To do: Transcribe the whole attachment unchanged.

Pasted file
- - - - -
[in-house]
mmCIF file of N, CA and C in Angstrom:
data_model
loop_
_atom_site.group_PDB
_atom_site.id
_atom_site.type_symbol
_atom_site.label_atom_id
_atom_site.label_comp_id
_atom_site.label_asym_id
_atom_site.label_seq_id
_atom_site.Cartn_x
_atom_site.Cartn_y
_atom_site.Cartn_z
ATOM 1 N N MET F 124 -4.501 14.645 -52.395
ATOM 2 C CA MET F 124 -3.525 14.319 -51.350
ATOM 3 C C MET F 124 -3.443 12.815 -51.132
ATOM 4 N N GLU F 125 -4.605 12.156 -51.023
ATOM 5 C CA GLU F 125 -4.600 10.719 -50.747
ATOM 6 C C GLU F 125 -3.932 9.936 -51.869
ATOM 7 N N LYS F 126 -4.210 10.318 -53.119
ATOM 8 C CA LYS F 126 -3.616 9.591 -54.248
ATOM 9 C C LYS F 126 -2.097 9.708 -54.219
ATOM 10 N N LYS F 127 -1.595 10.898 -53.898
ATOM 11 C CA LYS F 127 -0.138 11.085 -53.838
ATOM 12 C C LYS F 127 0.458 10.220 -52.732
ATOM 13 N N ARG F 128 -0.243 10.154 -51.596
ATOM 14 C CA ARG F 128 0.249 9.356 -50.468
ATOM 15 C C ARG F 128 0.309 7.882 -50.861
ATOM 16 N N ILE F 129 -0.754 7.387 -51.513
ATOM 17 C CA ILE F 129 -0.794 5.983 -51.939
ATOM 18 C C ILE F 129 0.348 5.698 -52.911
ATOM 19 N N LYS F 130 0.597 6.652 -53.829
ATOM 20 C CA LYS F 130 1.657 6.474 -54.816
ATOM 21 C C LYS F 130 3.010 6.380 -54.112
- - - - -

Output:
[in-house]
mmCIF file of N, CA and C in Angstrom:
data_model
loop_
_atom_site.group_PDB
_atom_site.id
_atom_site.type_symbol
_atom_site.label_atom_id
_atom_site.label_comp_id
_atom_site.label_asym_id
_atom_site.label_seq_id
_atom_site.Cartn_x
_atom_site.Cartn_y
_atom_site.Cartn_z
ATOM 1 N N MET F 124 -4.501 14.645 -52.395
ATOM 2 C CA MET F 124 -3.525 14.319 -51.350
ATOM 3 C C MET F 124 -3.443 12.815 -51.132
ATOM 4 N N GLU F 125 -4.605 12.156 -51.023
ATOM 5 C CA GLU F 125 -4.600 10.719 -50.747
ATOM 6 C C GLU F 125 -3.932 9.936 -51.869
ATOM 7 N N LYS F 126 -4.210 10.318 -53.119
ATOM 8 C CA LYS F 126 -3.616 9.591 -54.248
ATOM 9 C C LYS F 126 -2.097 9.708 -54.219
ATOM 10 N N LYS F 127 -1.595 10.898 -53.898
ATOM 11 C CA LYS F 127 -0.138 11.085 -53.838
ATOM 12 C C LYS F 127 0.458 10.220 -52.732
ATOM 13 N N ARG F 128 -0.243 10.154 -51.596
ATOM 14 C CA ARG F 128 0.249 9.356 -50.468
ATOM 15 C C ARG F 128 0.309 7.882 -50.861
ATOM 16 N N ILE F 129 -0.754 7.387 -51.513
ATOM 17 C CA ILE F 129 -0.794 5.983 -51.939
ATOM 18 C C ILE F 129 0.348 5.698 -52.911
ATOM 19 N N LYS F 130 0.597 6.652 -53.829
ATOM 20 C CA LYS F 130 1.657 6.474 -54.816
ATOM 21 C C LYS F 130 3.010 6.380 -54.112